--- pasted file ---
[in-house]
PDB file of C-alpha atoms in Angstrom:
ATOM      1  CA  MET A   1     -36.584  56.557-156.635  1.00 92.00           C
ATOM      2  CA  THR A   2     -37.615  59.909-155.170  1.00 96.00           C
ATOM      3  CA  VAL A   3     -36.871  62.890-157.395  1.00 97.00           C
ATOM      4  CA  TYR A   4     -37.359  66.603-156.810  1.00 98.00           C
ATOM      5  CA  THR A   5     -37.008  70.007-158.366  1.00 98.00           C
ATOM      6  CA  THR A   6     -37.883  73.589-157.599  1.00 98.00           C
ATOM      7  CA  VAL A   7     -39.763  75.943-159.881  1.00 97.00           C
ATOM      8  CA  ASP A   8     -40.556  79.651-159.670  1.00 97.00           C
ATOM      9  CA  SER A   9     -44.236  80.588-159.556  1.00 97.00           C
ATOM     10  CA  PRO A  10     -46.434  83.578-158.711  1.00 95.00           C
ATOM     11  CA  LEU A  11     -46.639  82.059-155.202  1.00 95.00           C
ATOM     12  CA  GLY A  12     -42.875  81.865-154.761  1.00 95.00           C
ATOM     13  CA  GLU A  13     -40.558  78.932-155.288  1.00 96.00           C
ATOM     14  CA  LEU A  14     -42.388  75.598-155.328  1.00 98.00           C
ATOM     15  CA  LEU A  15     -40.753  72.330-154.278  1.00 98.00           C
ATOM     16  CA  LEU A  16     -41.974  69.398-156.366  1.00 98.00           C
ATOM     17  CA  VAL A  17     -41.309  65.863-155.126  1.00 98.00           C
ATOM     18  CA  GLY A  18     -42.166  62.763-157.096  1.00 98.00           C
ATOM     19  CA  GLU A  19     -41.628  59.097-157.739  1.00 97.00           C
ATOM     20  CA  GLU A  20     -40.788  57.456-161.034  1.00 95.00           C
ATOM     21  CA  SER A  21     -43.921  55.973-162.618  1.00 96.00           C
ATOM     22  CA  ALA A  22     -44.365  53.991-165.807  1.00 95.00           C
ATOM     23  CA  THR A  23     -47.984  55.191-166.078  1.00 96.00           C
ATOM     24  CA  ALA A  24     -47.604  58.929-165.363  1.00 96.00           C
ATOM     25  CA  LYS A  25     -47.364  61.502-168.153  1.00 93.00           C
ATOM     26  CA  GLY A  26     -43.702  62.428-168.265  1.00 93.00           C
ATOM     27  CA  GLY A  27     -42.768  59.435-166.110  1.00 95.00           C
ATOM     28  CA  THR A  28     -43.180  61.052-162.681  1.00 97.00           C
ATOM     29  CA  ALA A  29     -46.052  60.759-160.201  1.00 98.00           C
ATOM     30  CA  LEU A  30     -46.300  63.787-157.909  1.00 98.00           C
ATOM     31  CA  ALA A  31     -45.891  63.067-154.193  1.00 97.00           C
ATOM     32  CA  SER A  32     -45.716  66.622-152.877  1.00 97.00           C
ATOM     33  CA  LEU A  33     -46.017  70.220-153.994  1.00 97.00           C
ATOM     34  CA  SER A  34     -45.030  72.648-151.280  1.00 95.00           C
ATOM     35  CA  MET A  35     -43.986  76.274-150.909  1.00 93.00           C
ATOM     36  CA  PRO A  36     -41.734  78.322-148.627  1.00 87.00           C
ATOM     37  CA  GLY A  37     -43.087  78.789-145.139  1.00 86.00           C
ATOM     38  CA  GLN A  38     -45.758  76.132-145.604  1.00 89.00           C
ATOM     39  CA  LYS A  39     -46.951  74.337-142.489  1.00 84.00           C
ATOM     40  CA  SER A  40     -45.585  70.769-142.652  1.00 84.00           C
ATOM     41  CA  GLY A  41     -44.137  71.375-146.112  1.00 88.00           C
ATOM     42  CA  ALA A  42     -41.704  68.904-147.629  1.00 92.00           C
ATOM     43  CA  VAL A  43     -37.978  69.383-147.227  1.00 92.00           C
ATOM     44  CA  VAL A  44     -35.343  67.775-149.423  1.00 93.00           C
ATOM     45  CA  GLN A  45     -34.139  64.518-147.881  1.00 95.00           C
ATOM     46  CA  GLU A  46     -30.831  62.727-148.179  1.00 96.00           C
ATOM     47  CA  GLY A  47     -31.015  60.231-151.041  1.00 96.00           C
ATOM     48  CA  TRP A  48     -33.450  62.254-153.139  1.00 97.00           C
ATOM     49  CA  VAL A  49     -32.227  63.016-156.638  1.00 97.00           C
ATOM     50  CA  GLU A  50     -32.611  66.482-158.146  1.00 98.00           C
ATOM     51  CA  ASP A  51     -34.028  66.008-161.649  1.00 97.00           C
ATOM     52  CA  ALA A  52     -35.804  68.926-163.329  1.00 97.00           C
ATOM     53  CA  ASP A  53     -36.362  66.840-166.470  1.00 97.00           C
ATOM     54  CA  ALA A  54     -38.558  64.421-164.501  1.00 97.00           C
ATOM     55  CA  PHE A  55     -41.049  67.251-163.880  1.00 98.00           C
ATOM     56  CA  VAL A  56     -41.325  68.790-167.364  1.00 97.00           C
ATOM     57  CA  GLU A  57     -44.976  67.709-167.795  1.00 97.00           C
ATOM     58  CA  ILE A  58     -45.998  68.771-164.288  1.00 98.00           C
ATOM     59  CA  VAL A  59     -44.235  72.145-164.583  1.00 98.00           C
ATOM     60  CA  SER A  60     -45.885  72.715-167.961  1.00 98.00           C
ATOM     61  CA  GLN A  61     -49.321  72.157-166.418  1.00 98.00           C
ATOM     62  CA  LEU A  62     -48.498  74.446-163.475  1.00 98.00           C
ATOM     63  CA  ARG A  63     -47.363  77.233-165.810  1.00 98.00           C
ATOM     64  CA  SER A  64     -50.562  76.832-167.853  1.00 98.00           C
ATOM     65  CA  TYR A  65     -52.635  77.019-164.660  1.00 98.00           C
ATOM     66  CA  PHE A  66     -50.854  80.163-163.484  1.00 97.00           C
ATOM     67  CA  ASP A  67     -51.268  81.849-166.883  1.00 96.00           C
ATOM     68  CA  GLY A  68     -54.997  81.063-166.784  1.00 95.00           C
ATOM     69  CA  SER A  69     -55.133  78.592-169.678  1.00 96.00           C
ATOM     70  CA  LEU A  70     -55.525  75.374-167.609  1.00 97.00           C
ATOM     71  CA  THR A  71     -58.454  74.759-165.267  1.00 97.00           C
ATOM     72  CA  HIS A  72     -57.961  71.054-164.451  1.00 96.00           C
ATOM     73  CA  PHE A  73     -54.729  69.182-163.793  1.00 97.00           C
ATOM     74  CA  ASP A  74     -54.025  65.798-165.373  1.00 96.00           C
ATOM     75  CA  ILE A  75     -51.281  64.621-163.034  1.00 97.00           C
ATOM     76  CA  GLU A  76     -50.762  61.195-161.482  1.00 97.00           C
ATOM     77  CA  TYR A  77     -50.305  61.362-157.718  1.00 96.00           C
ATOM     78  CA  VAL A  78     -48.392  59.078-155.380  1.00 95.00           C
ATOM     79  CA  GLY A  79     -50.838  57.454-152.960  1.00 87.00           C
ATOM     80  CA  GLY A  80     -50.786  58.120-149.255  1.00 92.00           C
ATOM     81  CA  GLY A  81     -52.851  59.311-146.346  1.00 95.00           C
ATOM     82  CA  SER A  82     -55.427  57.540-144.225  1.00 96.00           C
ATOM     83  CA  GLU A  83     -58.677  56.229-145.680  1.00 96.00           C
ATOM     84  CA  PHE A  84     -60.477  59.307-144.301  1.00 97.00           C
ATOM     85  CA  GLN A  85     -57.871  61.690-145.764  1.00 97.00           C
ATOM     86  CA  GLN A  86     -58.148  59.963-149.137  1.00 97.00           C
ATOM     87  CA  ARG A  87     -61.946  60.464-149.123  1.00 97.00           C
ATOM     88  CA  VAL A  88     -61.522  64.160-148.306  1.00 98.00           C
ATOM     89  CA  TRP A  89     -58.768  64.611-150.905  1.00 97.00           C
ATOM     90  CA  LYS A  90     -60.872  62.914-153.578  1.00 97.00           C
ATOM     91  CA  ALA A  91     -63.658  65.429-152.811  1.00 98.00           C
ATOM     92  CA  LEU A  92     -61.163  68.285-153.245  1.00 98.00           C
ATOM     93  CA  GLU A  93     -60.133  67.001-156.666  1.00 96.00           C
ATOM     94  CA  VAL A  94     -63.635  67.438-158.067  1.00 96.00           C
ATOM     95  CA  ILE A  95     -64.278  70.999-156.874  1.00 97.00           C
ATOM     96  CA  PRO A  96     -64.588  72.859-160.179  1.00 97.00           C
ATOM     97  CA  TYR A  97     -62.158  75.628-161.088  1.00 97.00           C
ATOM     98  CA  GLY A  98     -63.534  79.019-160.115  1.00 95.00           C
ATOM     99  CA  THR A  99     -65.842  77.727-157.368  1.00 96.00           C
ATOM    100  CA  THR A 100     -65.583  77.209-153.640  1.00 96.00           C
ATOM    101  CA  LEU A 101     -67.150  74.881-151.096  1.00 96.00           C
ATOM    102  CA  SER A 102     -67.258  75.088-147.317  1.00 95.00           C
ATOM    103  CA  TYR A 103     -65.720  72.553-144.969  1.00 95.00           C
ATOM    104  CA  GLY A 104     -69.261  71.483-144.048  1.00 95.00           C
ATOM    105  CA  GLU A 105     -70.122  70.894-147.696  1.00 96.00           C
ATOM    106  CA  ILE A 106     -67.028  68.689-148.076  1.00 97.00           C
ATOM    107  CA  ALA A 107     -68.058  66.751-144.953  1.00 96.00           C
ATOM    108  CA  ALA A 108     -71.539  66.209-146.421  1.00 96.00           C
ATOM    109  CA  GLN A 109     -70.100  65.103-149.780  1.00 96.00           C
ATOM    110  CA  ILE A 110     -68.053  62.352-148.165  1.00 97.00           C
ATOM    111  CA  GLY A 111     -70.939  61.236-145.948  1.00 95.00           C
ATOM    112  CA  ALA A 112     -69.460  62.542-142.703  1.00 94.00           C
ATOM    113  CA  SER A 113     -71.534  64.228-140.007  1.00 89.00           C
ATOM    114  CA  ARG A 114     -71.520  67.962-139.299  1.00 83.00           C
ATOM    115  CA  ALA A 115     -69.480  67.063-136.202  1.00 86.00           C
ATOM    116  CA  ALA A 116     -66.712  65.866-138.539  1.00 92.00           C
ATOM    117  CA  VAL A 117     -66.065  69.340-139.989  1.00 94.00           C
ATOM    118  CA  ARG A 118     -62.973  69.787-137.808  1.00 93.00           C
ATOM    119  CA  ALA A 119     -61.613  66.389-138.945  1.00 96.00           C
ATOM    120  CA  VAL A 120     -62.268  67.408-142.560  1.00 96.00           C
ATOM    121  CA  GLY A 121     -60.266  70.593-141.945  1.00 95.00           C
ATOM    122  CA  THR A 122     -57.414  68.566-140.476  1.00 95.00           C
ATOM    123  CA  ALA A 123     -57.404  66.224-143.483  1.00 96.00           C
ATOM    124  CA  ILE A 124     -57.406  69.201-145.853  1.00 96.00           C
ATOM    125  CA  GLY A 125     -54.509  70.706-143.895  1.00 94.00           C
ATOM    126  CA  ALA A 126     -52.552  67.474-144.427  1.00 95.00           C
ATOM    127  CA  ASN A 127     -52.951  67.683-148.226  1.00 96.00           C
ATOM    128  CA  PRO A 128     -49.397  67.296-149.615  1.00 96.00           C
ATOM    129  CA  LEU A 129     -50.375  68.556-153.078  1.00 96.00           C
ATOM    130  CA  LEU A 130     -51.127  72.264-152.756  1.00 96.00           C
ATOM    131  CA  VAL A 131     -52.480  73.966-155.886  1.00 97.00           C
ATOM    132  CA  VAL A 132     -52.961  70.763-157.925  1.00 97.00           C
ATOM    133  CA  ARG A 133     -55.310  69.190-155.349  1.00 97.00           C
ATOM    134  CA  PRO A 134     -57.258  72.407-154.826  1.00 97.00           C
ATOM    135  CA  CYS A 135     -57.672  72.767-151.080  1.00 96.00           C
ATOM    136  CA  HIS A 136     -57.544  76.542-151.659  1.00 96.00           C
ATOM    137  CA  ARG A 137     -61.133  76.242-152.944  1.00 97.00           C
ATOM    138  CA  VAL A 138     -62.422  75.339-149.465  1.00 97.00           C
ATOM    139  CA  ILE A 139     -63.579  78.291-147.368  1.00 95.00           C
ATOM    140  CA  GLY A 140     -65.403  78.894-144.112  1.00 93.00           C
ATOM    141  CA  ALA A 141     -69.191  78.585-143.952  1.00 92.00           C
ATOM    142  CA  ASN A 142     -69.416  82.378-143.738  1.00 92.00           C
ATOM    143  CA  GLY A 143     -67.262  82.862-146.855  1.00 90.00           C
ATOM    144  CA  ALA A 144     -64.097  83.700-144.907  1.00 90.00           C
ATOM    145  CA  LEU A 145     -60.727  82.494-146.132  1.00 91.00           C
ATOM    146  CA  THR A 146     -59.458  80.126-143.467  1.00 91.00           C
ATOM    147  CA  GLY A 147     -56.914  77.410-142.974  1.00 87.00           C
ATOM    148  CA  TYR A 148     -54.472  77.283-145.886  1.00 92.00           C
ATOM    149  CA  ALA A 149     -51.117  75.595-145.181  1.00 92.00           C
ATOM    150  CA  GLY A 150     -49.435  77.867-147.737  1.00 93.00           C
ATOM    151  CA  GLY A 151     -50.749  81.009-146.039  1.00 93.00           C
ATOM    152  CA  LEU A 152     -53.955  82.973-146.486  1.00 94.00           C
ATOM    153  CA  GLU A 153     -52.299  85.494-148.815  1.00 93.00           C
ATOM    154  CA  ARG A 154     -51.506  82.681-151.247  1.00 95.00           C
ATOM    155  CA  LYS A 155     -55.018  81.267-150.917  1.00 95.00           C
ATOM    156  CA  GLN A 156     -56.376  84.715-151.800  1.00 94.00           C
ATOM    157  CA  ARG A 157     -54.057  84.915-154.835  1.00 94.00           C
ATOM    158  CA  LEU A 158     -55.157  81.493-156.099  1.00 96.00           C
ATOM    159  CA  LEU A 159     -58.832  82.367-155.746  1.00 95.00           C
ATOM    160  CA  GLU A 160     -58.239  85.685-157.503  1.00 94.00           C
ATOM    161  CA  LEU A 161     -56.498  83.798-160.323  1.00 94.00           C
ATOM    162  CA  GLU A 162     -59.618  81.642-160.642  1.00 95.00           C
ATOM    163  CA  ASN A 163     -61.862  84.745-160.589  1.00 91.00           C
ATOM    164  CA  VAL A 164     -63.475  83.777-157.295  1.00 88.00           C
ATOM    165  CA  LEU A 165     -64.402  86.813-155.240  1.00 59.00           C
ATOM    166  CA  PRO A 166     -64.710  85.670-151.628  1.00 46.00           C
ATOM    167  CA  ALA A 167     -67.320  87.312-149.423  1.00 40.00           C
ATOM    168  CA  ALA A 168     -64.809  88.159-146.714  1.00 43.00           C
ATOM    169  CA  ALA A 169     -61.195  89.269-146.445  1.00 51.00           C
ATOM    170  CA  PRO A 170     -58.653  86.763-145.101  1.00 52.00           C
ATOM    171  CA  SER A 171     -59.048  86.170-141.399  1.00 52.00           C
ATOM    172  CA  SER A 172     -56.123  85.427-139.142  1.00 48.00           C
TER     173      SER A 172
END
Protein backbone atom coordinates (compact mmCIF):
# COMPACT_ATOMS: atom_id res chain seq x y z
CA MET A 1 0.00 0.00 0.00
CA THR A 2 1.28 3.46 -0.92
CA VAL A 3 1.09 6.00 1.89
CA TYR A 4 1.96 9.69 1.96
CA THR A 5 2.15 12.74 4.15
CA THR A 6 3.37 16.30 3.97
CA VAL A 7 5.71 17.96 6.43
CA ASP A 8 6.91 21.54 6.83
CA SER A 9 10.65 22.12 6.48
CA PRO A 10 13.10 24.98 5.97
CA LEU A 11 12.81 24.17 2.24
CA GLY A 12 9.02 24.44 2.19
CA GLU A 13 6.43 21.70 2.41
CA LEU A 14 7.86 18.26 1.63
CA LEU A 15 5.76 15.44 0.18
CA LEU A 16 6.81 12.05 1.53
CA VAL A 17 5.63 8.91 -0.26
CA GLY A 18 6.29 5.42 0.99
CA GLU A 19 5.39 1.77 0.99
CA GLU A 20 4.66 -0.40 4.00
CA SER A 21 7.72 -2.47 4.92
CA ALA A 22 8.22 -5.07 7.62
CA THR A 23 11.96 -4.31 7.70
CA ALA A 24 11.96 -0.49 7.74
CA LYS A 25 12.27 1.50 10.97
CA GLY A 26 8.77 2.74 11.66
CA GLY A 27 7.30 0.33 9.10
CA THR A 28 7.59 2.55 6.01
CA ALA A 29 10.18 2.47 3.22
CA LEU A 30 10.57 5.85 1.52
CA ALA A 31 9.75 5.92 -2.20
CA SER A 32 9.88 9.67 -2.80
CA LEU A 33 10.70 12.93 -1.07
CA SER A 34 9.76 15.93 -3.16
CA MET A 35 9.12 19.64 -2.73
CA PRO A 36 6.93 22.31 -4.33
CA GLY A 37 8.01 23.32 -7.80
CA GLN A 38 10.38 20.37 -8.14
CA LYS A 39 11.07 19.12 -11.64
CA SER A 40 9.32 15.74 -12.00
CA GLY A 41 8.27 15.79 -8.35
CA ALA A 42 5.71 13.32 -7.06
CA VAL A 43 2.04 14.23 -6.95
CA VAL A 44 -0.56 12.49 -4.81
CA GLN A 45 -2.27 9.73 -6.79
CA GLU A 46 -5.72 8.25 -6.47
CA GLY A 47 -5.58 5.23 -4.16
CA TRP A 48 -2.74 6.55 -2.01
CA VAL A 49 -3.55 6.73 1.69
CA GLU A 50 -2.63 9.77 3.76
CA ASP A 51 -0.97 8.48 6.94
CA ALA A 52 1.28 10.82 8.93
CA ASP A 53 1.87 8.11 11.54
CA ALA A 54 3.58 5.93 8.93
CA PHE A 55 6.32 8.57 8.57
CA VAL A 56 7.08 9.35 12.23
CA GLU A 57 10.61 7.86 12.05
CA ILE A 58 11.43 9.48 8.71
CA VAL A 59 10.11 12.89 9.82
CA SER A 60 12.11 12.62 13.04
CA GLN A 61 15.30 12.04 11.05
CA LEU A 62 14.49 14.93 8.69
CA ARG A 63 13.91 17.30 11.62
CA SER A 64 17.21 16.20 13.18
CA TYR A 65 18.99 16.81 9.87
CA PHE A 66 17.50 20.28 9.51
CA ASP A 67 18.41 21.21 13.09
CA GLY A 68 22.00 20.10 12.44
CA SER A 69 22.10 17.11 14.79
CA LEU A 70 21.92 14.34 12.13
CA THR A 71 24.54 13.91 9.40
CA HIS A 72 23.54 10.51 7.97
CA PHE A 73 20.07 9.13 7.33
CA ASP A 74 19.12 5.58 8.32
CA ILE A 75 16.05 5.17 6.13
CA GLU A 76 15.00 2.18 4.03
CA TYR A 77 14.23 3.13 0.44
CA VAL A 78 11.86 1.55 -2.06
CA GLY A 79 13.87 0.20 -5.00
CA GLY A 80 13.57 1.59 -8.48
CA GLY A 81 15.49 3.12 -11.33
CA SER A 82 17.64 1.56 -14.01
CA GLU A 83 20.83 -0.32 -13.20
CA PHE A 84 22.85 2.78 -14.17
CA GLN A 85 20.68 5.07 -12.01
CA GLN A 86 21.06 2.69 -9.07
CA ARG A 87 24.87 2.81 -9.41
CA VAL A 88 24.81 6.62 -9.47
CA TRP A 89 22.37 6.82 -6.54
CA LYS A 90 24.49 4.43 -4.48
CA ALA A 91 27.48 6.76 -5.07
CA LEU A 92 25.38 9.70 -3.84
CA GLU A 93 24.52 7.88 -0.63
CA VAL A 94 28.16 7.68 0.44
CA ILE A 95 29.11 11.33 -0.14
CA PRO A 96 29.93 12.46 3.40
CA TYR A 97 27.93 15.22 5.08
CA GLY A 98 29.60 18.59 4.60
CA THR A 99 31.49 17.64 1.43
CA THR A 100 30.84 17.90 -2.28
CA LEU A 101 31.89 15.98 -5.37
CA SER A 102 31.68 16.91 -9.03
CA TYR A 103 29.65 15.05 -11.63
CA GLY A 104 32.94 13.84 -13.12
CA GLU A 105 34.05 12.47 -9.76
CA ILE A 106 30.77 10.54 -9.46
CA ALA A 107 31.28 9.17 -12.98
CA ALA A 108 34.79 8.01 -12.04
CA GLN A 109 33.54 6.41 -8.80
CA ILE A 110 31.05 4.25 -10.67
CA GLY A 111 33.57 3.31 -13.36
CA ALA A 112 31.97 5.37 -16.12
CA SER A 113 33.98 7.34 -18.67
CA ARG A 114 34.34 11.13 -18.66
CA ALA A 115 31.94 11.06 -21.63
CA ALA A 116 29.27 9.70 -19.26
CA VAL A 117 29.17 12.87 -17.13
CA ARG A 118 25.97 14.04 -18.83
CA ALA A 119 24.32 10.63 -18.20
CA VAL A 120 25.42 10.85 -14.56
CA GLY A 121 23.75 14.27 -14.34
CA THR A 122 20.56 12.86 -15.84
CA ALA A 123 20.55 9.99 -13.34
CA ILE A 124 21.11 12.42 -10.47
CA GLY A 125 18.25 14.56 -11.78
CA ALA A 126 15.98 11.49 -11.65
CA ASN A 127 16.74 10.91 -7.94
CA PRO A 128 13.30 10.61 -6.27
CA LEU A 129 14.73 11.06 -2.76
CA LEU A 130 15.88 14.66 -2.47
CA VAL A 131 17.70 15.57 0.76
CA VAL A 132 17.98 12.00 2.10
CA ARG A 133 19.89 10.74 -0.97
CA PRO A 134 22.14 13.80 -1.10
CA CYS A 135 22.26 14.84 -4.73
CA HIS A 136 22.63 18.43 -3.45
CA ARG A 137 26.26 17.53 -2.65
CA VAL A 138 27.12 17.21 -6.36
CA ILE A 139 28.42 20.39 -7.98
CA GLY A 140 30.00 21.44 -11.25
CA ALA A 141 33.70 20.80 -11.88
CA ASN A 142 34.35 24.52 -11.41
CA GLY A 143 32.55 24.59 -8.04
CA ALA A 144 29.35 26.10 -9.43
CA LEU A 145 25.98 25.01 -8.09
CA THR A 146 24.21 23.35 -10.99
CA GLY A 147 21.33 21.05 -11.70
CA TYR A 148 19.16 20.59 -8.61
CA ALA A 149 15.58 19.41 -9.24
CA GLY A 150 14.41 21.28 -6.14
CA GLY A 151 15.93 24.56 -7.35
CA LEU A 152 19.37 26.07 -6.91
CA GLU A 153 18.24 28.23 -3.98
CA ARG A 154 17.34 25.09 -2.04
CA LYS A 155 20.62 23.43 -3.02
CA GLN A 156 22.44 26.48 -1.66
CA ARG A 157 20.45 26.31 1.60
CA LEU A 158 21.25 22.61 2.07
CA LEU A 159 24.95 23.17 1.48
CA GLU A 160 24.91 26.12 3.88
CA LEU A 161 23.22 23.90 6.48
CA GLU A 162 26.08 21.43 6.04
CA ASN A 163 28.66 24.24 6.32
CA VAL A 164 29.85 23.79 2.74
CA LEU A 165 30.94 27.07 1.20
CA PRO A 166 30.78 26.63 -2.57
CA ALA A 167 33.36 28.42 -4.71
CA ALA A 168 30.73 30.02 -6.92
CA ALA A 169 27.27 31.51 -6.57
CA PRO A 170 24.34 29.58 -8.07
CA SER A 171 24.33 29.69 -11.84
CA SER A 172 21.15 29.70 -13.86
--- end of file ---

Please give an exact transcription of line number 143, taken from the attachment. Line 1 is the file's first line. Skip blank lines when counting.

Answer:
ATOM    141  CA  ALA A 141     -69.191  78.585-143.952  1.00 92.00           C